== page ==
If your wisdom teeth need to come out, when is the right time?

Getting your wisdom teeth out seems to be a common milestone for many young adults. But why is it so common among people in their late teens and 20s? 1 And do you really need to have your wisdom teeth removed if they’re not bothering you?

The short answer: Maybe. Dentists often recommend removing wisdom teeth to prevent problems down the road, notes Louis Rafetto, D.M.D., an oral surgeon in Wilmington, Delaware, and a past president of the American Association of Oral and Maxillofacial Surgeons. But when to remove them depends on a few factors.

Here’s what you need to know about wisdom teeth, including how they got their name and when it may be time to get them out.

What are wisdom teeth?

Wisdom teeth are a person’s third molars located in the very back of the mouth. They’re no different than the other molars, except that they grow in last out of all the teeth, usually between ages 17 and 21.1 That’s why they got the name “wisdom” – a play off the classic “older and wiser” adage.

What happens when your wisdom teeth come in?

Some wisdom teeth grow in and don’t cause any problems. Other times, they can become impacted, which generally means they don’t have enough room to grow in correctly.

It’s like a game of musical chairs, says Dr. Rafetto. “When the jaw stops growing during your teenage years, that’s when the music stops,” he explains. This leaves no place — or, in this analogy, “chairs” — for more teeth, including the wisdom teeth.

Too little space can cause big problems. Food can get trapped in between the molars when the wisdom teeth aren’t in the right position. Plus, it’s tougher to brush and floss if your wisdom teeth haven’t come in properly or only partially come through. That can lead to cavities or infection.1

Another issue: Those third molars can crowd the other teeth. Or they can even cause a cyst to form that can harm the roots of the molars next to the wisdom teeth. The cyst can also destroy the bone that supports the teeth.1

When do wisdom teeth need to come out?

“Not all wisdom teeth need to be removed. But they should be evaluated during the teen years, so you can set up a strategy going forward,” says Dr. Rafetto. Your dentist may monitor them with X-rays every year or so. Then they will discuss the right time to take them out. 

Generally, your dentist will suggest removing your wisdom teeth as soon as they cause problems, such as a cyst or pain. Or if you have gum disease or tooth decay.1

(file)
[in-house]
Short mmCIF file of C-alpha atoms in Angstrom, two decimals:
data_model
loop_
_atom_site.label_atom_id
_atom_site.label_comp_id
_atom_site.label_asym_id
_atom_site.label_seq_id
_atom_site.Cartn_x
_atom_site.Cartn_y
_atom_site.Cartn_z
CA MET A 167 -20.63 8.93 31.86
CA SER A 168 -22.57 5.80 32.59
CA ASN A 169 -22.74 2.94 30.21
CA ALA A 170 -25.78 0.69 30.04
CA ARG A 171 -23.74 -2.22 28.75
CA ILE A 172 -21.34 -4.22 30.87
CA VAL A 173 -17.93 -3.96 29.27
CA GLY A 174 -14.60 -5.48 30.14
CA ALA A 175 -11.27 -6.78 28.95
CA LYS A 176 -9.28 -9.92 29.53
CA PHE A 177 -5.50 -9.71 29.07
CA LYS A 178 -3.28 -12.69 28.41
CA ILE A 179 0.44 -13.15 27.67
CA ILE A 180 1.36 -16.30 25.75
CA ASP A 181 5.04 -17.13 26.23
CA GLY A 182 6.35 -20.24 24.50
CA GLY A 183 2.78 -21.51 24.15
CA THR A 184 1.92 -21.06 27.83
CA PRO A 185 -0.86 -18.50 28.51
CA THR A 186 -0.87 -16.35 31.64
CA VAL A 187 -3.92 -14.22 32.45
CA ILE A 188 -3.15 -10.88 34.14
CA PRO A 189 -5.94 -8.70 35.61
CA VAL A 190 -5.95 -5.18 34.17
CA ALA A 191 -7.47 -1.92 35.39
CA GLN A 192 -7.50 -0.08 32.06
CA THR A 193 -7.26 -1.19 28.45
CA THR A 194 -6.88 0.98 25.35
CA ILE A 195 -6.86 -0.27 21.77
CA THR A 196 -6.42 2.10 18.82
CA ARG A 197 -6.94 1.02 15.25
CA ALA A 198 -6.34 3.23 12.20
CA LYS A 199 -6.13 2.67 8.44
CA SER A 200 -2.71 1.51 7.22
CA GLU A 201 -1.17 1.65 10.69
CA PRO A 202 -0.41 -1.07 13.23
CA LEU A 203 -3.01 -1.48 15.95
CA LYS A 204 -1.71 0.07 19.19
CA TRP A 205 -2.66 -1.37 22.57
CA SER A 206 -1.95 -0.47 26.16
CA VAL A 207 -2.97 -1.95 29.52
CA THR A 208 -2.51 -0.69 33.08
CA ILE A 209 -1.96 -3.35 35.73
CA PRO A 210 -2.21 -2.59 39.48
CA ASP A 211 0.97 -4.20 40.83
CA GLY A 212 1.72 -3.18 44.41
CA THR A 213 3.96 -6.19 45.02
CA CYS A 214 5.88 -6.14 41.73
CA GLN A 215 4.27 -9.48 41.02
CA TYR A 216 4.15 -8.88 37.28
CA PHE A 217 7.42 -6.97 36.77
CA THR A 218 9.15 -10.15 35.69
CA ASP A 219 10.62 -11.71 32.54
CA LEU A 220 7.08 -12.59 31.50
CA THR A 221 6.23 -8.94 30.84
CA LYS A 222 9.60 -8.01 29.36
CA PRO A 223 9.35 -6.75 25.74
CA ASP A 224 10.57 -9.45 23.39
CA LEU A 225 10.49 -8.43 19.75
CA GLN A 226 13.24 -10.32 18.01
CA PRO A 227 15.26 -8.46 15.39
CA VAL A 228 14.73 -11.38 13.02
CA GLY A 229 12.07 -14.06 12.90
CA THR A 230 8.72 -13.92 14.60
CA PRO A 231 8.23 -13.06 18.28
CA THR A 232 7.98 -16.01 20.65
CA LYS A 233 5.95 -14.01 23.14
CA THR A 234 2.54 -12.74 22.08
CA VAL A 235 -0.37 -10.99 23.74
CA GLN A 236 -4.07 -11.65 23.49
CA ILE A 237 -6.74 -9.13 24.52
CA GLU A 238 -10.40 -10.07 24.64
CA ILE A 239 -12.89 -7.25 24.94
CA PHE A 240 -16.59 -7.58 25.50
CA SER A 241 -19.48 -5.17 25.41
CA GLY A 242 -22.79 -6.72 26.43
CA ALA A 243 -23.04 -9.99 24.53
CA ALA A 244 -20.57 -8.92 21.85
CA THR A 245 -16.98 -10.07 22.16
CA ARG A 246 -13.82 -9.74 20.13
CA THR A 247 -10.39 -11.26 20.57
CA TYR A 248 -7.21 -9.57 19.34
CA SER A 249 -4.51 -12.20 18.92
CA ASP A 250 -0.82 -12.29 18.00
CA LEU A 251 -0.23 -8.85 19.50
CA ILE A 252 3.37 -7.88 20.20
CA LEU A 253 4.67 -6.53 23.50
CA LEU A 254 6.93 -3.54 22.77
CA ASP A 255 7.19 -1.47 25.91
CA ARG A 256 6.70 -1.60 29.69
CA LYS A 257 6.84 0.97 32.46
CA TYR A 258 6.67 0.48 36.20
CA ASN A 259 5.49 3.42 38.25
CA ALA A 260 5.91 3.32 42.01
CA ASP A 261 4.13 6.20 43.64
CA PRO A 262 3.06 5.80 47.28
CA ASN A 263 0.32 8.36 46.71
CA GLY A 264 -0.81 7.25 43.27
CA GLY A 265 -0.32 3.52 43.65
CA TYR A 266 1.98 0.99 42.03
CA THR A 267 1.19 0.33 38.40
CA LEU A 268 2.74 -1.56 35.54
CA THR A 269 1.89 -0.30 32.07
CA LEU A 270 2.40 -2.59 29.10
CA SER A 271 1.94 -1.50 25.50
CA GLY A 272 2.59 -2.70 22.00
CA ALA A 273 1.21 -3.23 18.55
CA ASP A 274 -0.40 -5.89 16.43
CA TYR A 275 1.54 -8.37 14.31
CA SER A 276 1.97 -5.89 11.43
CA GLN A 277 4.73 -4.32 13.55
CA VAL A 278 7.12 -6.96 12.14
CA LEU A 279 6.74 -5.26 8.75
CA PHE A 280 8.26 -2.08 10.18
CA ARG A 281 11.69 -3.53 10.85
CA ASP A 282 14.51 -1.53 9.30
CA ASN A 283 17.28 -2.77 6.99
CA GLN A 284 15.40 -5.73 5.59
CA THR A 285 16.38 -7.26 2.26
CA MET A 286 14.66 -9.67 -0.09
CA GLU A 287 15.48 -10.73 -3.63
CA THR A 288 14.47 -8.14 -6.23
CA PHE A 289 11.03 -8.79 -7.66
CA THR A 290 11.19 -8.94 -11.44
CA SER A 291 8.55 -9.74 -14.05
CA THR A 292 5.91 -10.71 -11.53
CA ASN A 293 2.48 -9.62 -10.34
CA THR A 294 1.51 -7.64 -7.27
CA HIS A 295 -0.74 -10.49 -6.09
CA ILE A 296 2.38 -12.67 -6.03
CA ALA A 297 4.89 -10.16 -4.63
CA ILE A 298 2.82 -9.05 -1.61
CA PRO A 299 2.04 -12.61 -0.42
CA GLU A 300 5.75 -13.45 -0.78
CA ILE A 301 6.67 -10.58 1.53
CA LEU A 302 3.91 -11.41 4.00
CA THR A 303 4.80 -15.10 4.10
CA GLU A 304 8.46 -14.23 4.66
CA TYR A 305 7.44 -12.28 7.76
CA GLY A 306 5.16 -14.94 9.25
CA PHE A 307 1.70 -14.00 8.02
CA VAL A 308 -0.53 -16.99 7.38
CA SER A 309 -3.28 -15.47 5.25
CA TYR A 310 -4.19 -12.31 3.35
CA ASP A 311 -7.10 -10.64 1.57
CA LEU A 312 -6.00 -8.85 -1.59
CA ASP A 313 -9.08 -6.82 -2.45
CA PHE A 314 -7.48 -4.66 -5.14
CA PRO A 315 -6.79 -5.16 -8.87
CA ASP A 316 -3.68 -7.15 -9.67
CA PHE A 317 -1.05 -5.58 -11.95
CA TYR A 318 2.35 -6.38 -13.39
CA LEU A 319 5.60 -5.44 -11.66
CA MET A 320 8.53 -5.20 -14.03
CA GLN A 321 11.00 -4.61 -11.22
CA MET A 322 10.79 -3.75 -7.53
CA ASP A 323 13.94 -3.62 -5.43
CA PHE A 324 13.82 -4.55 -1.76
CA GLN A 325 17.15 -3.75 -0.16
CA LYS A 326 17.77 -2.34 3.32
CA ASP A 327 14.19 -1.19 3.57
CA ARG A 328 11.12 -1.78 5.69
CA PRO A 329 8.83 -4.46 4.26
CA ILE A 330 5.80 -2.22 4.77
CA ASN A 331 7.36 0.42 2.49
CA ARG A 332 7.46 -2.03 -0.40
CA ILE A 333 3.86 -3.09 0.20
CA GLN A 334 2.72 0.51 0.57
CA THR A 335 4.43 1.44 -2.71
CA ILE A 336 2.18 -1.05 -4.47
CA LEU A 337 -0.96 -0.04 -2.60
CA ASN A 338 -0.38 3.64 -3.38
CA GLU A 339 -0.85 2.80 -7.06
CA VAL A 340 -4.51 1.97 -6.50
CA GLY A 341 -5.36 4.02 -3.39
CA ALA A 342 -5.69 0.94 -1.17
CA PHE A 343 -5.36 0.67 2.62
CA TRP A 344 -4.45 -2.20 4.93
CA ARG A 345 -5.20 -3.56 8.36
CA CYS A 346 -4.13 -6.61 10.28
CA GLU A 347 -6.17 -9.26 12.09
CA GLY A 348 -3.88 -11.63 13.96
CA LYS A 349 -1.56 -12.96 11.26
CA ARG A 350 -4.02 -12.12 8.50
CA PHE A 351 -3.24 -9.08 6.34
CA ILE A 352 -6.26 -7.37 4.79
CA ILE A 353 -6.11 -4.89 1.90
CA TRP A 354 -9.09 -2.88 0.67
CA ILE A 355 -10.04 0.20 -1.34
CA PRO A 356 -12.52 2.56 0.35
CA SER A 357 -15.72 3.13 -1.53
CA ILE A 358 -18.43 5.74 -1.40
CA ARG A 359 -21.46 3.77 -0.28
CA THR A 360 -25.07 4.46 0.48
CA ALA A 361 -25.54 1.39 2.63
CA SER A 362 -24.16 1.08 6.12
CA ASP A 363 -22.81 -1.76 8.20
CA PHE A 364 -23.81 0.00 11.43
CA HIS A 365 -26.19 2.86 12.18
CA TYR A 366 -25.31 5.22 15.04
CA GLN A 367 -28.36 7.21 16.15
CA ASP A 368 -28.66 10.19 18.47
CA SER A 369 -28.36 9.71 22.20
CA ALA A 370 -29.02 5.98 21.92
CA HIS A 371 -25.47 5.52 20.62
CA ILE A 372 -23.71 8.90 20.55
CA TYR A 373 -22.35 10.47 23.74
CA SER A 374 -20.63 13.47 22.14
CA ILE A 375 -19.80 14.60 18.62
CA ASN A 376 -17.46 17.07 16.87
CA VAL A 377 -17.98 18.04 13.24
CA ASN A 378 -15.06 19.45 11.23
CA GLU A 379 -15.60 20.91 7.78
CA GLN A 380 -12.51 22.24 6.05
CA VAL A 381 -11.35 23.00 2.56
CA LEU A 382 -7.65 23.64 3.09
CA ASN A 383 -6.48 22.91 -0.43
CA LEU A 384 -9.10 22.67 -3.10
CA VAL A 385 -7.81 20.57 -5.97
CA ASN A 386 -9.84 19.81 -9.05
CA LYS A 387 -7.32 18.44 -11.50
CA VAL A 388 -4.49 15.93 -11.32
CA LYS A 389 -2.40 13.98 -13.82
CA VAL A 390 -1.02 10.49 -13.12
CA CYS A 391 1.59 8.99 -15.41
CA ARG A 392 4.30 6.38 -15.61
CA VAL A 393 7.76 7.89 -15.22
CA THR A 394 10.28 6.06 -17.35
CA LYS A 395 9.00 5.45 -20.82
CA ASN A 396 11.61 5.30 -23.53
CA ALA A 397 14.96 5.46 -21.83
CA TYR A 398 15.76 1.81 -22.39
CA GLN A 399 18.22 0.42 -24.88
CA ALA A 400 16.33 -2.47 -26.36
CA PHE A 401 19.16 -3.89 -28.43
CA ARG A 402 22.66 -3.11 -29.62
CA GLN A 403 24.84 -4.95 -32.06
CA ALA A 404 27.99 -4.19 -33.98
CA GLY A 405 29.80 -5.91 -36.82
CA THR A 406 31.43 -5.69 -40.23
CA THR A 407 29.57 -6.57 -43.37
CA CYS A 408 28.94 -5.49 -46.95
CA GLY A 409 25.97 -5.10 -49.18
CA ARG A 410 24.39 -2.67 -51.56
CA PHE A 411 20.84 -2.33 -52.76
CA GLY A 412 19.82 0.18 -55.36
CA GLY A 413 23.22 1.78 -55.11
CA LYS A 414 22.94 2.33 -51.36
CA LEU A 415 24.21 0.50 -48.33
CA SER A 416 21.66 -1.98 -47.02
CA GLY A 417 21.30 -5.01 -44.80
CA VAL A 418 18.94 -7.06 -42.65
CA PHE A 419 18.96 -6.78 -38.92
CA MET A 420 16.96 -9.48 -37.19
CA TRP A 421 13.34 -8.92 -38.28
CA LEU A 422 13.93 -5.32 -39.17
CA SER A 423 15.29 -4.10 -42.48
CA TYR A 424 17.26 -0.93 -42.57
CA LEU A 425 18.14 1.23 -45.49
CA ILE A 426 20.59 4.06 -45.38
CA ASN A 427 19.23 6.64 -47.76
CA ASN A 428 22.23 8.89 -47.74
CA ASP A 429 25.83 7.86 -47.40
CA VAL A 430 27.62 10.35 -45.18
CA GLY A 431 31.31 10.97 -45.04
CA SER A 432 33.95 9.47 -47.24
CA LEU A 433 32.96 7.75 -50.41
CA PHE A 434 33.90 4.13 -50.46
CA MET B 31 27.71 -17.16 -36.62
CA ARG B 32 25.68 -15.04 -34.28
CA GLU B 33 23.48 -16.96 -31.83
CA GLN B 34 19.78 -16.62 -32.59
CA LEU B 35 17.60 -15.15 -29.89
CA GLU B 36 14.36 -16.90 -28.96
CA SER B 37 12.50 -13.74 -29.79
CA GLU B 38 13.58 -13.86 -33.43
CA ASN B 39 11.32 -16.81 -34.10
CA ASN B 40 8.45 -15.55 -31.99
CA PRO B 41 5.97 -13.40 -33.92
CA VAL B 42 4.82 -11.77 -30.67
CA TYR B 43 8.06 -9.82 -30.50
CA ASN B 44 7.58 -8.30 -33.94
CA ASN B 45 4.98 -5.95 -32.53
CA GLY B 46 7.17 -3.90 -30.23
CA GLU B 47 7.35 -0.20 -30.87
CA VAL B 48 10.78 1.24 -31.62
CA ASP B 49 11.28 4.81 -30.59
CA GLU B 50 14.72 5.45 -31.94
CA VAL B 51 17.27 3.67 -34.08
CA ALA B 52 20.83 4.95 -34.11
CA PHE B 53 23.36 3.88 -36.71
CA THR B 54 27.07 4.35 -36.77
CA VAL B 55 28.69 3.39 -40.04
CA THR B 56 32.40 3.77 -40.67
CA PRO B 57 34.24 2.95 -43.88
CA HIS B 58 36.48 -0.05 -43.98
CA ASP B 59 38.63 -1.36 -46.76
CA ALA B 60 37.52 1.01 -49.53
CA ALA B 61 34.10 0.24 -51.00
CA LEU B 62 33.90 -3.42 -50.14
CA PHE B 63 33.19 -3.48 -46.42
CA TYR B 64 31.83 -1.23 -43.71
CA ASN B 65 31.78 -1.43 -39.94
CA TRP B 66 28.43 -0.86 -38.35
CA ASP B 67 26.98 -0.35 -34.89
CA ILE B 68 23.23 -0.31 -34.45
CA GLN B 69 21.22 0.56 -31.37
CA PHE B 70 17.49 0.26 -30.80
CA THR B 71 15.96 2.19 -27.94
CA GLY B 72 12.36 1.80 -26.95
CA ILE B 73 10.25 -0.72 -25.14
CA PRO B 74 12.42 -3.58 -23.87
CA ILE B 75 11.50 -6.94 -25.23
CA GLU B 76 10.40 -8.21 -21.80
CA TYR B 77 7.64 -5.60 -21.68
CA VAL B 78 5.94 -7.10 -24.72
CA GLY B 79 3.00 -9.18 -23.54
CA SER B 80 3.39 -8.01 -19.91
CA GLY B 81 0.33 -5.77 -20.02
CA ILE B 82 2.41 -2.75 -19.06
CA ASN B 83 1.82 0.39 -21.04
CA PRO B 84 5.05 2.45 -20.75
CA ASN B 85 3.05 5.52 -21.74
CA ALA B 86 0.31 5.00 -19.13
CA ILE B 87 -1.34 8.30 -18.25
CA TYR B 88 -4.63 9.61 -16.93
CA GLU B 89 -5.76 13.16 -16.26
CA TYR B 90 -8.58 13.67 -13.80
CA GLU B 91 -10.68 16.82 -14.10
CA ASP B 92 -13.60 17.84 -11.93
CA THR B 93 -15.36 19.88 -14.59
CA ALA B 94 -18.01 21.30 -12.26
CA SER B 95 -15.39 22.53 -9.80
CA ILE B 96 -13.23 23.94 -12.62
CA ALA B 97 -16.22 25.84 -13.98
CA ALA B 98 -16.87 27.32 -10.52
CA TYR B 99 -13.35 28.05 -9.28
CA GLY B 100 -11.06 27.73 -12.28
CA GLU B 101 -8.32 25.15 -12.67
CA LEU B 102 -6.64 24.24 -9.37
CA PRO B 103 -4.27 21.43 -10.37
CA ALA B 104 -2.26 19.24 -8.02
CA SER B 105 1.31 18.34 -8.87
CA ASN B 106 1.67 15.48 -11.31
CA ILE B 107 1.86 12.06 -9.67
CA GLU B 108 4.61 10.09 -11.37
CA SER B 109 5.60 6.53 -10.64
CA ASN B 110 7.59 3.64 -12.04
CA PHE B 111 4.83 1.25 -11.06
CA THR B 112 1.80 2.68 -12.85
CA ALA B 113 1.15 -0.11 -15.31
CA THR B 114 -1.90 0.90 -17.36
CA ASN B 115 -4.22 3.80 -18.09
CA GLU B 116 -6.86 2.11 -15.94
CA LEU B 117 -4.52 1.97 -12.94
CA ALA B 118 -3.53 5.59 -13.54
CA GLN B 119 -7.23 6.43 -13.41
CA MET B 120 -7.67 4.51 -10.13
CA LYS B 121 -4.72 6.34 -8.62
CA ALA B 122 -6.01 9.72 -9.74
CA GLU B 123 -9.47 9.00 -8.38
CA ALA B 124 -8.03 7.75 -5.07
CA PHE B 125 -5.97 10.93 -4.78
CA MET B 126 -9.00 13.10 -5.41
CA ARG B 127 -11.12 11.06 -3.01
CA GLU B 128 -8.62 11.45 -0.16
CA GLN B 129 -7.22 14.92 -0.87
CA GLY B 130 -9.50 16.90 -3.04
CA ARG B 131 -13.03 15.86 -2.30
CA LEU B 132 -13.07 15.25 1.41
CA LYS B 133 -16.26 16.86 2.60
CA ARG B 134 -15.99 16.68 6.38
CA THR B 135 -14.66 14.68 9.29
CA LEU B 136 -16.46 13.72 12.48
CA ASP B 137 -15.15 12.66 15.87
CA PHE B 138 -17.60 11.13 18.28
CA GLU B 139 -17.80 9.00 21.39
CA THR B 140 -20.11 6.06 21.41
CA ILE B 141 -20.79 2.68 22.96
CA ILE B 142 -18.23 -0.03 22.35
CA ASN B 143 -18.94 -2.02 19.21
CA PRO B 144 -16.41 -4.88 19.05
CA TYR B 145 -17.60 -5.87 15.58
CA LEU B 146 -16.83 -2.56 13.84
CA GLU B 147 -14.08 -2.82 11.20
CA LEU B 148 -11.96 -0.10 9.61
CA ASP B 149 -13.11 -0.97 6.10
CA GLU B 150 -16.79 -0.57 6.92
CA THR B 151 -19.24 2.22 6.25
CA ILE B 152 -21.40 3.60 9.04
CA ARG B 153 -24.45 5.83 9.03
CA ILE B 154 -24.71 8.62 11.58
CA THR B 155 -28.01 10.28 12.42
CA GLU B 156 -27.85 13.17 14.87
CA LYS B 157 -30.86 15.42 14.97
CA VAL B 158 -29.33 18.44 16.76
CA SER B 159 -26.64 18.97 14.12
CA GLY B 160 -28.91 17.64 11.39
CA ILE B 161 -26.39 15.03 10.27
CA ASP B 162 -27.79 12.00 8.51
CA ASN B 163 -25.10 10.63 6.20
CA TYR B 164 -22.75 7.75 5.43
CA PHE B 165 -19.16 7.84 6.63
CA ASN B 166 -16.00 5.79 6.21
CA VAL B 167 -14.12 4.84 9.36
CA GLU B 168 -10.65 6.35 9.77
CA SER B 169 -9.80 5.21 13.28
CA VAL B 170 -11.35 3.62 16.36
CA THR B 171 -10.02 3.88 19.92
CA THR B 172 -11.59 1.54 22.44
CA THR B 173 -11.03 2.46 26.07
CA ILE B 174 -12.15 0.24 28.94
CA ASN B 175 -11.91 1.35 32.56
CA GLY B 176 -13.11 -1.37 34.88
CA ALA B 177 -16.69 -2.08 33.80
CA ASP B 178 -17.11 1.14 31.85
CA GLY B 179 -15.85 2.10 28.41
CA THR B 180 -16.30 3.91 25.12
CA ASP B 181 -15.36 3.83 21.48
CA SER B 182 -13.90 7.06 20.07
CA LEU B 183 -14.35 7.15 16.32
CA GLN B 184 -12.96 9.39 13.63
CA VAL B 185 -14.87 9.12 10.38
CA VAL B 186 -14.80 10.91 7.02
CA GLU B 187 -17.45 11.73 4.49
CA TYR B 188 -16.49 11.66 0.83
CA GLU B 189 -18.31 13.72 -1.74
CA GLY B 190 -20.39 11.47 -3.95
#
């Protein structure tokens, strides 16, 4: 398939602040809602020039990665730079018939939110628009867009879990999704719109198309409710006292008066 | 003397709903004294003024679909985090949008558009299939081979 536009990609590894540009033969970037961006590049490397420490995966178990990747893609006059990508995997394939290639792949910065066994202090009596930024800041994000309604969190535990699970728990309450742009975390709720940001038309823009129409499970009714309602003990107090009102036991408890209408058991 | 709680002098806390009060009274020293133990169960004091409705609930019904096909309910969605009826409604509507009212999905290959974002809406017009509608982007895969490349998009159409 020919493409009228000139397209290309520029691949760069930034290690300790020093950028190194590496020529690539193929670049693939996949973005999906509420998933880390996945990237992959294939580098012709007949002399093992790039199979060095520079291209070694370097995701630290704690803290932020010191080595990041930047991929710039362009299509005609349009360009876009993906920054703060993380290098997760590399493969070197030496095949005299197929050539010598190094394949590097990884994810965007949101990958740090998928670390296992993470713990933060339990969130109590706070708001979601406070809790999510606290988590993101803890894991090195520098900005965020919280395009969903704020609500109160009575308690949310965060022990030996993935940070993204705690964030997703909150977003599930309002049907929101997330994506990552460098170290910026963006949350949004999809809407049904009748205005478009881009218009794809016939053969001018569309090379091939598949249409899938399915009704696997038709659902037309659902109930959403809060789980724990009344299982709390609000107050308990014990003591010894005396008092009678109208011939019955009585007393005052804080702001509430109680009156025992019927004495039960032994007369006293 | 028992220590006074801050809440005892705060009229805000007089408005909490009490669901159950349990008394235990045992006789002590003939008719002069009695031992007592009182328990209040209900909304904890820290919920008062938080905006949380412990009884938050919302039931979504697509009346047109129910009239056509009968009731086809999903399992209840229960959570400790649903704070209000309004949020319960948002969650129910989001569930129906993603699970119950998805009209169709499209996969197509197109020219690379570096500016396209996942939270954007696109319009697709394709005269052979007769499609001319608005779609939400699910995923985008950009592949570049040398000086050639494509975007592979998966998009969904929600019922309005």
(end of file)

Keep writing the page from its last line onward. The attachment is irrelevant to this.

Wisdom teeth can be removed at any age, but the easiest time is when they first come in, explains Dr. Rafetto. When you’re a teenager, the roots of these molars are still growing. “As we age, the roots get more fully developed. So, removing the teeth becomes more difficult,” adds Dr. Rafetto. That’s especially true if the roots grow into nearby nerves in your lower jaw, he says.

If the dentist has trouble taking out the teeth, the recovery is tougher when you’re older too. “We just don’t heal as efficiently as we do when we’re younger,” Dr. Rafetto says.

Some wisdom teeth are fully erupted. Others are impacted, which means the teeth get encased in your gums or jawbone. Your dentist may recommend an oral surgeon to remove impacted wisdom teeth. 2

What exactly happens when a dentist extracts your wisdom teeth?

First, you and your dentist will decide what type of anesthesia to get. There are a few types – local anesthesia, intravenous (IV) sedation or general anesthesia.3 “Not everyone who has their wisdom teeth out needs to be asleep or sedated,” says Dr. Rafetto. 

Next, the dentist will give you a shot to numb the area around the wisdom teeth. Then they will cut into the gum to remove the tooth. To get the tooth out, sometimes the dentist will need to break the tooth into pieces or use a drill to remove some bone surrounding the tooth, according to Dr. Rafetto. 

After the wisdom teeth are removed, your gums will be sewn up with dissolvable stitches. If you receive IV sedation or general anesthesia, a responsible adult must drive home. And it’s best if that person can stay until the anesthesia wears off.

What you can do that may speed up recovery

Control the bleeding

That’s the most important thing to do after surgery, notes Dr. Rafetto. Your dentist will send you home with gauze to bite down on. The gauze helps absorb the blood, and the pressure slows the bleeding. The bleeding should stop after an hour or so, says Dr. Rafetto. 


Take it easy after surgery. The next day you can do a little more activity, explains Dr. Rafetto.

Ice your jaw

Ice your jaw as often as possible for the first 48 hours after surgery, recommends Dr. Rafetto. That will help reduce the swelling. Swelling usually lasts 2 or 3 days, depending on how well you’ve been applying ice, he adds.

Take prescribed medication to ease pain

“The first day is the worst day in terms of discomfort,” says Dr. Rafetto. “That should begin to get better after the first 24 hours.” 

Stick to soft foods

Stick to soft foods, or what Dr. Rafetto calls “minimal chew foods” for a few days. Liquids and smoothies are good. But soft foods such as pasta, rice, omelets and pancakes are fine too, he says.  

Drink adequate water

Drink adequate water to help keep teeth clean. But avoid using a straw, which can disturb the blood clots that help your mouth heal. 4

Know when to call the dentist

If the pain starts to get worse instead of better after a few days, let the dentist know. You could have dry socket. That’s when the blood clot that forms over your socket is displaced and exposes nerves and bone. Your dentist will clean out the area and apply a dressing with some topical medication.5

If you decide to keep your wisdom teeth, be sure to schedule regular dental checkups. Your dentist can keep tabs on any potential issues and keep the rest of your teeth healthy too.

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